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French President Macron Creates Commission to Repatriate African Art

Mar 8, 2018 | Prof. Sylvester Ogbechie
President Emmanuel Macron of France, right, and President Patrice Talon of Benin held a joint press conference after a meeting at the Élysée Palace in Paris on Monday. Credit Pool photo by Etienne Laurent, published in the New York Times
President Emmanuel Macron of France, right, and President Patrice Talon of Benin held a joint press conference after a meeting at the Élysée Palace in Paris on Monday. Credit Pool photo by Etienne Laurent, published in the New York Times

After pledging that African heritage cannot be a prisoner of European museums, French President Macron has set up a commission of two experts to make plans for the repatriation fo African artifacts held in French Museums. The New York Times identifies the two experts as the Senegalese writer and economist Felwine Sarr and the French art historian Bénédicte Savoy., who will consult over the next few months and return their findings by November 2018.

President Macron's appointment of this commission represents a major step forward in the longstanding debate about African ownership of its cultural patrimony. His pledge to engage the matter is already a historic statement and this follow-up action is commendable. It remains to be seen whether these initiatives will yield any new outcomes and I agree that the matter of determining how best to accomplish Macron's goal is quite difficult and will require much negotiation. That said, we should still praise Macron's willingness to move forward on this issue.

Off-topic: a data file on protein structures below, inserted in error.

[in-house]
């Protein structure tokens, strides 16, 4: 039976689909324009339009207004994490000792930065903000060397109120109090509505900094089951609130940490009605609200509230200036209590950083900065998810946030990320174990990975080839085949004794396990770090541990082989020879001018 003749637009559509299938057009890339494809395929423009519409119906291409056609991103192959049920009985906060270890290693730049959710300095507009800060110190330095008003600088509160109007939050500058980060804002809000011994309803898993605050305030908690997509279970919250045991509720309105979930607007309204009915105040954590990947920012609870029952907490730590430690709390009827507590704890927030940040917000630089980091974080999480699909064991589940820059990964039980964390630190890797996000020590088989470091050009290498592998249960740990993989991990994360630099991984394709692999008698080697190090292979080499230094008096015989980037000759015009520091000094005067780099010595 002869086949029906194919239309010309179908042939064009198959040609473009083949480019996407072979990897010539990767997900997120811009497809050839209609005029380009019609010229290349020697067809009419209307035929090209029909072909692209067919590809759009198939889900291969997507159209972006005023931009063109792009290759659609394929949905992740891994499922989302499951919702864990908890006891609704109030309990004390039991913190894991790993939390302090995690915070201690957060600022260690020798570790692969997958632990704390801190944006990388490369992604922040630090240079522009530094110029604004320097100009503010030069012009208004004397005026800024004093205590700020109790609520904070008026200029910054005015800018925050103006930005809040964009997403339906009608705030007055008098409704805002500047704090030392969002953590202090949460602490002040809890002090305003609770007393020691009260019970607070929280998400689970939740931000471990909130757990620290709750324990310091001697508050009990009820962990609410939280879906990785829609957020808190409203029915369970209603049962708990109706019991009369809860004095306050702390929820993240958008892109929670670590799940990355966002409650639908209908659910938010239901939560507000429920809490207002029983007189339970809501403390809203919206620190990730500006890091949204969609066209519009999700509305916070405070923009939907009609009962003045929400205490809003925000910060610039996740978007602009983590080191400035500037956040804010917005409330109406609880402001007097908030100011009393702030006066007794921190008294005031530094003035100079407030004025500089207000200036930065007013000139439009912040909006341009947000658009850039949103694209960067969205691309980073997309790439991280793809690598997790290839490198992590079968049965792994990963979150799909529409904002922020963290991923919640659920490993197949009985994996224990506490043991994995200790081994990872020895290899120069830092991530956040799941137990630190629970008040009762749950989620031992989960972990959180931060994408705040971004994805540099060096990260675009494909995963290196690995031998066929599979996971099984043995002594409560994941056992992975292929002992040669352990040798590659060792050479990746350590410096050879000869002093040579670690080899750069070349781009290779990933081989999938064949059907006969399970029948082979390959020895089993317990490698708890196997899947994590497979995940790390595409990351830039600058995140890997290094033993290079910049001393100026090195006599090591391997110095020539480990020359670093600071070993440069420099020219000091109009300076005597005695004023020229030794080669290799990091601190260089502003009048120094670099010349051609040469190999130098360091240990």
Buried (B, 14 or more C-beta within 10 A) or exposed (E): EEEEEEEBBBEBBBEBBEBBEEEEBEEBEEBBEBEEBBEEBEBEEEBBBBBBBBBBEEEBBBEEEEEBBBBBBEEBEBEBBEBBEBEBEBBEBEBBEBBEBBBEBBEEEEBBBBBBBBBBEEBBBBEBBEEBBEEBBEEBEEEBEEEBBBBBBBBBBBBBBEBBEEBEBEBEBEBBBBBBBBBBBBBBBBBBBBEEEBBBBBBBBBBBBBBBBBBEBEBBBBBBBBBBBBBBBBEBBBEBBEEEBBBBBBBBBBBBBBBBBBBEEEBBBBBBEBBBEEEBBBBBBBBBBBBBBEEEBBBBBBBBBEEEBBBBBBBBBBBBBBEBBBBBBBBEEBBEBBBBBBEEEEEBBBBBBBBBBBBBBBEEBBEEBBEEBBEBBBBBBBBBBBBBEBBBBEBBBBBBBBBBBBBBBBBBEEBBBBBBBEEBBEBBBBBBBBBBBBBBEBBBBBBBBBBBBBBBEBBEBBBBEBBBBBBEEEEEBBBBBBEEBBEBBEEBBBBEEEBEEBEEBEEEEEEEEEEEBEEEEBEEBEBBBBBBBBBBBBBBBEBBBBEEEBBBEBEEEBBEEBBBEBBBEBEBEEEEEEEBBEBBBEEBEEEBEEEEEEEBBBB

Africa cannot afford to live in the 21st century without a global reckoning of how negative forces both foreign and increasingly local, have contributed to the debilitating condition of the continent. I have insisted always the central issue here is not merely the restitution of looted African artworks but a global recognition of the right of Africans to their own bodies and resources, all of which have been plundered endlessly in the past five centuries to promote development of predatory colonial and postcolonial powers whose control continue to place a chokehold on the continent. Discussions about restitution is but an initial phase of the required global reckoning. We can only hope it opens the door to more serious discussions of how to afford the African continent a share of global wealth and resources.

Disclaimer: "The views/contents expressed in this article are the sole responsibility of Prof. Sylvester Ogbechie and do not neccessarily reflect those of Modern Ghana. Modern Ghana will not be responsible or liable for any inaccurate or incorrect statements contained in this article."

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